The offices of today are practically unrecognisable compared to their predecessors; the rigid-planned mid-century office or the typing pool structure of the 1960s. Even going back to the 80s, the office layout was still very formulaic, comprising of cellular management offices and the large general office with a plethora of desks screened off in a cubicle format.
The ‘Google Effect’ isn’t right for everyone
Today office design is more customised to specific businesses; just look at Google as the perfect example. Their funky, bright colours, playful furniture and ‘open all hours’ access was designed to fit with the lifestyle of the young, quirky IT geniuses and creative millenials it was hoping to attract.
That’s not to say it would work with every new tech company though. Even companies which on the surface, appear to have a similar employee demographic, are likely to have a unique set of requirements that apply when you bring any group of individuals together. This mix of needs and aspirations from the collective workforce, combines with the values and beliefs of the business itself, to fuse together a defined workplace culture for the business.
The liberation brought about by IT
Meanwhile, the IT interconnectivity of Wi-Fi means staff today can work freely from any location within the office building, resulting in small break-out areas for focused working, networking desks for company and brain-storming, and even meditation rooms for those times when the need for quiet space makes itself known.
But bosses shouldn’t rest on their laurels. Office design has certainly improved but to be really productive, companies need to look at individual employees, rather than see their workers as one mass that all think and feel the same. In simple terms, some employees will prefer a quiet space to think while others will want a background ‘buzz’ to help them get going.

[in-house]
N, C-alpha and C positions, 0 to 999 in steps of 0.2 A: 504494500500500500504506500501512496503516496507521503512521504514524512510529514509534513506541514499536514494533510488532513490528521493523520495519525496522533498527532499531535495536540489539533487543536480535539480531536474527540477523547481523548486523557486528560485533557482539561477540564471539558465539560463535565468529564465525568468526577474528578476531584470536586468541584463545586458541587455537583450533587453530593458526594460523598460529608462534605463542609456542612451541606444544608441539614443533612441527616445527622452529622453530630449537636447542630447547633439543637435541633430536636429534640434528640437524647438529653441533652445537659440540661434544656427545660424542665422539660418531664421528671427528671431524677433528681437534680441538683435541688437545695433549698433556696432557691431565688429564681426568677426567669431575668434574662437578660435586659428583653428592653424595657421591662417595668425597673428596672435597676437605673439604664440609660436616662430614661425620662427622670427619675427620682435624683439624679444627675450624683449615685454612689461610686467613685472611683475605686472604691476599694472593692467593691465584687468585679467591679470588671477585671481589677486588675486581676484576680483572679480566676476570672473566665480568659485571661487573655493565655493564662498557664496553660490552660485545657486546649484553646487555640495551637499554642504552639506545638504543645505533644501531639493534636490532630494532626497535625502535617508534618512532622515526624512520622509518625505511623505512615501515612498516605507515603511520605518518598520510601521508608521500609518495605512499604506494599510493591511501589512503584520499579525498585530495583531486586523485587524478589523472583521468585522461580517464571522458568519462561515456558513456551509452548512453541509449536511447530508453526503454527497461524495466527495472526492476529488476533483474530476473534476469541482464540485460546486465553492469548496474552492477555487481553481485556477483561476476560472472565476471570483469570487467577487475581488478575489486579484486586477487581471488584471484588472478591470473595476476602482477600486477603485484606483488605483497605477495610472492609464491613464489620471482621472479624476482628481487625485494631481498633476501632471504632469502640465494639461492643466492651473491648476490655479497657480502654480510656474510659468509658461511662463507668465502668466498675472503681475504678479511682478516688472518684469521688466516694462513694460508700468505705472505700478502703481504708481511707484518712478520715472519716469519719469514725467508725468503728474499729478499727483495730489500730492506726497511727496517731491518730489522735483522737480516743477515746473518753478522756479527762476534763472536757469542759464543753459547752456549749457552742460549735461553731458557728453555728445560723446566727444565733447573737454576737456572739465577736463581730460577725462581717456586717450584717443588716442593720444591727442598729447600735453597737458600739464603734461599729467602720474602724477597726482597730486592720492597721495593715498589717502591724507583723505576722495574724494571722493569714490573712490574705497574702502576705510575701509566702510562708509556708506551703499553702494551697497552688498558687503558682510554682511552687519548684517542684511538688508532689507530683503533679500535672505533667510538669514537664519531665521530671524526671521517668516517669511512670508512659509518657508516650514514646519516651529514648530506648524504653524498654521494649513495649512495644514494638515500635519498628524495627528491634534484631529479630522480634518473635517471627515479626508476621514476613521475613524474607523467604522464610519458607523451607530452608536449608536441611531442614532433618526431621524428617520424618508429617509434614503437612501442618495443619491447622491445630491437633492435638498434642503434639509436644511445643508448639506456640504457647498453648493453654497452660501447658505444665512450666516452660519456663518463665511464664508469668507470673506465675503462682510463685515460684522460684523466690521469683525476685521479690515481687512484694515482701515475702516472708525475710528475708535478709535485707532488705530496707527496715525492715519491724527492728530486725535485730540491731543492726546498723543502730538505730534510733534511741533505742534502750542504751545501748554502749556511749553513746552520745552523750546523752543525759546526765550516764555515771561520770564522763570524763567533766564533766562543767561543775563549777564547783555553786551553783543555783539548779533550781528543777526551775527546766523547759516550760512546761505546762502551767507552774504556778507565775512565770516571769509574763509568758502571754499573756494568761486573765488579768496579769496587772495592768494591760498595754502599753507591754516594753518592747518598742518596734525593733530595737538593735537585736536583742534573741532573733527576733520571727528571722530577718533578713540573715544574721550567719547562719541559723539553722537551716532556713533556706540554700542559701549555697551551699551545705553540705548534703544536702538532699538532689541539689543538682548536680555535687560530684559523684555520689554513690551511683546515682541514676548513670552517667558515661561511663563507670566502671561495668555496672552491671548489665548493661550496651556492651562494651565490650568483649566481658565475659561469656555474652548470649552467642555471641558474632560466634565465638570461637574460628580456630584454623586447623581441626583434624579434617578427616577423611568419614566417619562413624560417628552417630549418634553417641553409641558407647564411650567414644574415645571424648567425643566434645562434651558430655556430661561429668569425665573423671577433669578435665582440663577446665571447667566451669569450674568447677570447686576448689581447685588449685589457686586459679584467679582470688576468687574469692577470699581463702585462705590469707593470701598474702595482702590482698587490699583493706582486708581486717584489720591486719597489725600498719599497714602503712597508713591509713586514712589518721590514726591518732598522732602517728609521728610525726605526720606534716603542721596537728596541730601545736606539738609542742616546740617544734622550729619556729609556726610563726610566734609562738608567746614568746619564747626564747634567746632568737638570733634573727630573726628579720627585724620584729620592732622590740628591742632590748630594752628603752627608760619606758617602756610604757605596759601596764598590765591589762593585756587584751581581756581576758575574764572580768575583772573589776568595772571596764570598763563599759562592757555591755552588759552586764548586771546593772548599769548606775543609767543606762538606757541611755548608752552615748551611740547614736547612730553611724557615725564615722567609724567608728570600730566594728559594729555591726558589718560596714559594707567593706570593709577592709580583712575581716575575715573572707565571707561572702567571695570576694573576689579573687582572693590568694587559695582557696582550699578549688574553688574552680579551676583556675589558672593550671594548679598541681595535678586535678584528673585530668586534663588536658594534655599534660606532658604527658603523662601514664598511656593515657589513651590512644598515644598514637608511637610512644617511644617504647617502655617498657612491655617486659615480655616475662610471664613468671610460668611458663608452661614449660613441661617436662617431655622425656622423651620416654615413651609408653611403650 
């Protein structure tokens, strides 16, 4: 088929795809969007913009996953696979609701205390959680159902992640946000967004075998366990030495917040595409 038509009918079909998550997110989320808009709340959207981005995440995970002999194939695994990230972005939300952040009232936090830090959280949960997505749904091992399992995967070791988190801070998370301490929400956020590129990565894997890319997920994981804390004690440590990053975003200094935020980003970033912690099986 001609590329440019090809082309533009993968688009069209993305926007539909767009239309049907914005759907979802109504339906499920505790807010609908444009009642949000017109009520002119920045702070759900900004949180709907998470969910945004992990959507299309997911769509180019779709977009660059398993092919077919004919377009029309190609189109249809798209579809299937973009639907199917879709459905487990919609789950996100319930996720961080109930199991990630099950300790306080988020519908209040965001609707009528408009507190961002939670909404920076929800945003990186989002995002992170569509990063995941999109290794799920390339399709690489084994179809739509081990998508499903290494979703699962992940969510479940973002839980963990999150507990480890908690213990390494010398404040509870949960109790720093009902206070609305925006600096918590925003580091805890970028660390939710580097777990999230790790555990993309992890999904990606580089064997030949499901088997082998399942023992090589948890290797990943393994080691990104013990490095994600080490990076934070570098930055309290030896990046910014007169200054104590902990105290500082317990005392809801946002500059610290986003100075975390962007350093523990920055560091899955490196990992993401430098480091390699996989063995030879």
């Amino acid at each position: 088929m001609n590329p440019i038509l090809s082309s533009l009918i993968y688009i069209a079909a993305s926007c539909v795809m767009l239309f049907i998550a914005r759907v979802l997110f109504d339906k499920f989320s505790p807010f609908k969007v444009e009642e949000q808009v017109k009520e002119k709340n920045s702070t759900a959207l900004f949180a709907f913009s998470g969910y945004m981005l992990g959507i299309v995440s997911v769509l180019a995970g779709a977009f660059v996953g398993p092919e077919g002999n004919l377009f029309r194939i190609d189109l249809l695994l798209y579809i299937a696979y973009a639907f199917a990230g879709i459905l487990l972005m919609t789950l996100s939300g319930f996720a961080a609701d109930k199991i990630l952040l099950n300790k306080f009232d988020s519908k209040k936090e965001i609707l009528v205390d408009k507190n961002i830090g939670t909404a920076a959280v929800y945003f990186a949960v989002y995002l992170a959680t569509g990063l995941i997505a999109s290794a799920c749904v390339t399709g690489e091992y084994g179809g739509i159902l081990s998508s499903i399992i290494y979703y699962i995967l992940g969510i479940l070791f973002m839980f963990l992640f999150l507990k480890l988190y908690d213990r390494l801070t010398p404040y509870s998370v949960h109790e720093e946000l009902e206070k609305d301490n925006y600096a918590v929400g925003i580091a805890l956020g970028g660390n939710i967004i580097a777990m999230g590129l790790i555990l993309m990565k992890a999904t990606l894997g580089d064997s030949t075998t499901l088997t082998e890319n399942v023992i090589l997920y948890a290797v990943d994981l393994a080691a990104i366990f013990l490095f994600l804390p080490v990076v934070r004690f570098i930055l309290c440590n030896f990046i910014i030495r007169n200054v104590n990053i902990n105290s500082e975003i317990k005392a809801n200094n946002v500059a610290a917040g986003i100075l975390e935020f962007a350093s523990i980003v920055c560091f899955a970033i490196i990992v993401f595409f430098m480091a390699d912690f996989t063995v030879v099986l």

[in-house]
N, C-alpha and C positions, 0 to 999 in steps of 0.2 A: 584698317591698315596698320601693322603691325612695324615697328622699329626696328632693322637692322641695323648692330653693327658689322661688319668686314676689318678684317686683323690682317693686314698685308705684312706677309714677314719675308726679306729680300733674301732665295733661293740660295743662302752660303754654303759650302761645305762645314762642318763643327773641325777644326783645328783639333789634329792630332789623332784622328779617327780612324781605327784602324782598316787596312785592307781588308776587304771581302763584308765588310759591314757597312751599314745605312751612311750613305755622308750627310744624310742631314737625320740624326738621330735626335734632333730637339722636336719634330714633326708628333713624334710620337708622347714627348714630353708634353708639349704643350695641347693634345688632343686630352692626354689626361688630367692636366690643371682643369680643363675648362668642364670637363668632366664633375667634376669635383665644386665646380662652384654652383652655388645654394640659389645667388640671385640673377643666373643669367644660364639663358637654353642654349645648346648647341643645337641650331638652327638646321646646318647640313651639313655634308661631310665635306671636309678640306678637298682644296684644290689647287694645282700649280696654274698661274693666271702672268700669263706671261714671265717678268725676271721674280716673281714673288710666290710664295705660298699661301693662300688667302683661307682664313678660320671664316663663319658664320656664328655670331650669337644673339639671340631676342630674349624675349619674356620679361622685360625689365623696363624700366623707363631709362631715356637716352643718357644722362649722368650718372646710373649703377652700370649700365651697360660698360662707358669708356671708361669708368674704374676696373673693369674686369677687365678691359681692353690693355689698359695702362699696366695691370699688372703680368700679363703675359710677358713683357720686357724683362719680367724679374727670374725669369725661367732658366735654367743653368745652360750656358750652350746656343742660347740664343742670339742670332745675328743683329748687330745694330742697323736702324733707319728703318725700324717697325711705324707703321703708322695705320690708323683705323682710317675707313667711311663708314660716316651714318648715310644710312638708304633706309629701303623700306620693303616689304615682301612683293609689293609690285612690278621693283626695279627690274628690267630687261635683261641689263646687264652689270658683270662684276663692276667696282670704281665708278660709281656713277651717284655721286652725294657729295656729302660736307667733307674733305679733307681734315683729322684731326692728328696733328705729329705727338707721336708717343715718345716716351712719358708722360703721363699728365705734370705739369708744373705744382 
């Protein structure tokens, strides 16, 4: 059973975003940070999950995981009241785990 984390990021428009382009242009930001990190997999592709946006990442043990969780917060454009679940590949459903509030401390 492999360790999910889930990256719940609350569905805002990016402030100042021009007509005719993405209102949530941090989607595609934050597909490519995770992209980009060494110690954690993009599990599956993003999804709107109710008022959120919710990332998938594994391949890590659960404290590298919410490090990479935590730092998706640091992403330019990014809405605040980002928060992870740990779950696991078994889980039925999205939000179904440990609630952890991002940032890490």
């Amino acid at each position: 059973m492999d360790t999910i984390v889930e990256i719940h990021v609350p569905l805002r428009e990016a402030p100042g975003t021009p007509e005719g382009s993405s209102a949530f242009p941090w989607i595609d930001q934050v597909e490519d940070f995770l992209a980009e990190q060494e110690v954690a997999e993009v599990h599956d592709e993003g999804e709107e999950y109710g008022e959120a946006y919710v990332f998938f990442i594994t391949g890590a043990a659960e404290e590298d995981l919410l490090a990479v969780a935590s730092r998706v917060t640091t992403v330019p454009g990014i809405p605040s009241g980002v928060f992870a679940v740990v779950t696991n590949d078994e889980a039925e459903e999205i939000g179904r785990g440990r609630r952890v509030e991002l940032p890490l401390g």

Generational differences still prevail
Many HR teams have also noticed a difference in generational attitudes to office layouts. That’s because millennials appear to favour open-plan environments along with co-working spaces, shared desk facilities and task-based working where they could find themselves in different parts of the building depending on what project or ‘task’ they were working on that day.
It’s a way of working which is favoured by an increasing number of companies because its focus on shared facilities means a reduced carbon footprint and lower utility bills.
This enthusiasm tends not to be shared by older employees however, many of whom prefer their own desk, as well as an enclosed space for telephone calls and meetings – the latter purely for confidentiality reasons. But put them together in the right environment and we would like to think the generations could learn from each other.
Are you planning an office redesign? Then why not discover more office design advice, strategies and help from the team here at Opus-4.com?